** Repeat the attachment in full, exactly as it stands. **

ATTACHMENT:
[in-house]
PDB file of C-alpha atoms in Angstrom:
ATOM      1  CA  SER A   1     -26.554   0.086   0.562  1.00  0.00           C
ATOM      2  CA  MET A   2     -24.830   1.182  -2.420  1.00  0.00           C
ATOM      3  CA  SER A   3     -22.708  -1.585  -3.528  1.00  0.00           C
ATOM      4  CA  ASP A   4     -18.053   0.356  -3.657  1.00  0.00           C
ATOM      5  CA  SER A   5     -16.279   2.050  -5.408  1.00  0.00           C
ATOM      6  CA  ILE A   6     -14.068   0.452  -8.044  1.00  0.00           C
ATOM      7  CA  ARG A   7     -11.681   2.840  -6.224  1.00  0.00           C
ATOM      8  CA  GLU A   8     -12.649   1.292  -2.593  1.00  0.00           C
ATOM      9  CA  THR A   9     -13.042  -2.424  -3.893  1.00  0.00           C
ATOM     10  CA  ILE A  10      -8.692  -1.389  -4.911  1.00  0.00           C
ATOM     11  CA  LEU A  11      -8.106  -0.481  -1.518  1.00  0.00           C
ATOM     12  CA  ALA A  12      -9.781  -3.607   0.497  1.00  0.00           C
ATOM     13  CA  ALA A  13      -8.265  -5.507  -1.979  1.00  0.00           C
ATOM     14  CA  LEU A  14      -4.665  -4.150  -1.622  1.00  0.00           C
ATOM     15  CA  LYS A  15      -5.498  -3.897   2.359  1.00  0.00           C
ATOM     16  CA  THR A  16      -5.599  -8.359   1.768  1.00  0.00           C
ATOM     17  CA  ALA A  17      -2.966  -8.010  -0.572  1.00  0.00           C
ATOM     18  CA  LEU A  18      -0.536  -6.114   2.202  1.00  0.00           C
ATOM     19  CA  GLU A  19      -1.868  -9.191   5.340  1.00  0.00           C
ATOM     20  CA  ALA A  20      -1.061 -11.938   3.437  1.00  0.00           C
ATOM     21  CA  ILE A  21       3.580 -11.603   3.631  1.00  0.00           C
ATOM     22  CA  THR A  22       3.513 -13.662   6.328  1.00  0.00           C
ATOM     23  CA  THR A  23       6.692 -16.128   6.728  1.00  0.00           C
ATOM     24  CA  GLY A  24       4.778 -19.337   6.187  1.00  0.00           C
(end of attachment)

[in-house]
PDB file of C-alpha atoms in Angstrom:
ATOM      1  CA  SER A   1     -26.554   0.086   0.562  1.00  0.00           C
ATOM      2  CA  MET A   2     -24.830   1.182  -2.420  1.00  0.00           C
ATOM      3  CA  SER A   3     -22.708  -1.585  -3.528  1.00  0.00           C
ATOM      4  CA  ASP A   4     -18.053   0.356  -3.657  1.00  0.00           C
ATOM      5  CA  SER A   5     -16.279   2.050  -5.408  1.00  0.00           C
ATOM      6  CA  ILE A   6     -14.068   0.452  -8.044  1.00  0.00           C
ATOM      7  CA  ARG A   7     -11.681   2.840  -6.224  1.00  0.00           C
ATOM      8  CA  GLU A   8     -12.649   1.292  -2.593  1.00  0.00           C
ATOM      9  CA  THR A   9     -13.042  -2.424  -3.893  1.00  0.00           C
ATOM     10  CA  ILE A  10      -8.692  -1.389  -4.911  1.00  0.00           C
ATOM     11  CA  LEU A  11      -8.106  -0.481  -1.518  1.00  0.00           C
ATOM     12  CA  ALA A  12      -9.781  -3.607   0.497  1.00  0.00           C
ATOM     13  CA  ALA A  13      -8.265  -5.507  -1.979  1.00  0.00           C
ATOM     14  CA  LEU A  14      -4.665  -4.150  -1.622  1.00  0.00           C
ATOM     15  CA  LYS A  15      -5.498  -3.897   2.359  1.00  0.00           C
ATOM     16  CA  THR A  16      -5.599  -8.359   1.768  1.00  0.00           C
ATOM     17  CA  ALA A  17      -2.966  -8.010  -0.572  1.00  0.00           C
ATOM     18  CA  LEU A  18      -0.536  -6.114   2.202  1.00  0.00           C
ATOM     19  CA  GLU A  19      -1.868  -9.191   5.340  1.00  0.00           C
ATOM     20  CA  ALA A  20      -1.061 -11.938   3.437  1.00  0.00           C
ATOM     21  CA  ILE A  21       3.580 -11.603   3.631  1.00  0.00           C
ATOM     22  CA  THR A  22       3.513 -13.662   6.328  1.00  0.00           C
ATOM     23  CA  THR A  23       6.692 -16.128   6.728  1.00  0.00           C
ATOM     24  CA  GLY A  24       4.778 -19.337   6.187  1.00  0.00           C